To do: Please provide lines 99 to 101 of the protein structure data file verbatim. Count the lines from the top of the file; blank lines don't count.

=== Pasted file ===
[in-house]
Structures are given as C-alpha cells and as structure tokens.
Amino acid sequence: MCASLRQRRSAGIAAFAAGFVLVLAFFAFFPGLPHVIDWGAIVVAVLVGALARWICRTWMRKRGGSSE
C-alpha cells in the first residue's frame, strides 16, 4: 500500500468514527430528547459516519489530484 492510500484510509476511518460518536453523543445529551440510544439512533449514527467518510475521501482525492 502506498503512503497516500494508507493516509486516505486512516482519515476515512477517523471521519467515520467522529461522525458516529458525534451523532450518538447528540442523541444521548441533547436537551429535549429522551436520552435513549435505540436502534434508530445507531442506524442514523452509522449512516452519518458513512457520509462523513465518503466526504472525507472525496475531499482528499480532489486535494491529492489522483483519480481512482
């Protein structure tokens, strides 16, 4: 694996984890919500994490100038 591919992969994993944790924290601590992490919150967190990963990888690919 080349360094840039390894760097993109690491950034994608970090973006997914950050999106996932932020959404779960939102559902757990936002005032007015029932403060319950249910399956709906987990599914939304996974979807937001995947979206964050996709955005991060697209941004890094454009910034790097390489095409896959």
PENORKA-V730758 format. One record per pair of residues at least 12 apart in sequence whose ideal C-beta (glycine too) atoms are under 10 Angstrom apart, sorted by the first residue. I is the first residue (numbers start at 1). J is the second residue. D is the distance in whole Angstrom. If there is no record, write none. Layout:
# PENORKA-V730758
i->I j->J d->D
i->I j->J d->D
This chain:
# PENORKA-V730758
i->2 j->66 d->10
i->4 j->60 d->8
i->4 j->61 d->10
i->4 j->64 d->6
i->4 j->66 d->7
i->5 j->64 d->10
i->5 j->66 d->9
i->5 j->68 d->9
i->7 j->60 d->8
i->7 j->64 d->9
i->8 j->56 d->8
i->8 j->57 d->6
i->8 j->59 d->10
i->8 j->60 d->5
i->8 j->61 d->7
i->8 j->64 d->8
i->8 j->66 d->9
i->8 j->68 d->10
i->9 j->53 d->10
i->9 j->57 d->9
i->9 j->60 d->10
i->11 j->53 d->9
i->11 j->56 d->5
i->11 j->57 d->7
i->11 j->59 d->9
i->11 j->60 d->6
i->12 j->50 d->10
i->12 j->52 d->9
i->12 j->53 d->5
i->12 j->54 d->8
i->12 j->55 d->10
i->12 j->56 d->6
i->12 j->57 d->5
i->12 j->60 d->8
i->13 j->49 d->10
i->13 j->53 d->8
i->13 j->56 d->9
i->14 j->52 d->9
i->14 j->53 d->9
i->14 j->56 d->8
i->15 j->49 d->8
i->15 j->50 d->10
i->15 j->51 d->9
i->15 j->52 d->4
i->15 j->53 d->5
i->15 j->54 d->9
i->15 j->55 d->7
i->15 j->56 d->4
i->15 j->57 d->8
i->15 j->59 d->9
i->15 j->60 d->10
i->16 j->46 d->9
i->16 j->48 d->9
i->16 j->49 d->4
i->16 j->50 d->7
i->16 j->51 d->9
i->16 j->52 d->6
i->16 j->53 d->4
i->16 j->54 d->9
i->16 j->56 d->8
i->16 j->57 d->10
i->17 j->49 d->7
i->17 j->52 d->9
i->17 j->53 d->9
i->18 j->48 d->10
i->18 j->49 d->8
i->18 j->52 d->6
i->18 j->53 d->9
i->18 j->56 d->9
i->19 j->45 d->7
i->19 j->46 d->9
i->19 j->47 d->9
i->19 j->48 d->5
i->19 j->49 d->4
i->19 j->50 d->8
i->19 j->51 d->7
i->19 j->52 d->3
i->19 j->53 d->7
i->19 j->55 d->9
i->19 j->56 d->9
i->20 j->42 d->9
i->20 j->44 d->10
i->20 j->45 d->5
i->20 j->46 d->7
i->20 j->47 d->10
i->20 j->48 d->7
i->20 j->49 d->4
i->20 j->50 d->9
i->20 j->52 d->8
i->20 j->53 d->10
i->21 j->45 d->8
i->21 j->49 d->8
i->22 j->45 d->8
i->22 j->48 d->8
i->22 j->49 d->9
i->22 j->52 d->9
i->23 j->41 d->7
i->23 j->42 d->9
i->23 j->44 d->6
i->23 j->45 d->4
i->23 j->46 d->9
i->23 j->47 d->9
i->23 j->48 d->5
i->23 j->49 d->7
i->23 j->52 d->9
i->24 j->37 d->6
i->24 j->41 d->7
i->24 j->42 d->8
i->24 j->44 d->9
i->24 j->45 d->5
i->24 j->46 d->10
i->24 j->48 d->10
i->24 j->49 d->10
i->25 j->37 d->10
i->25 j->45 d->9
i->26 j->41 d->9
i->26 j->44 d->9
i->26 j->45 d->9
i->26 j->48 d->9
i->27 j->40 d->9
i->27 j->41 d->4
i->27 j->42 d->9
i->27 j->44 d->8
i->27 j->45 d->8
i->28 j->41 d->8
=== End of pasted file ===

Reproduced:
i->20 j->50 d->9
i->20 j->52 d->8
i->20 j->53 d->10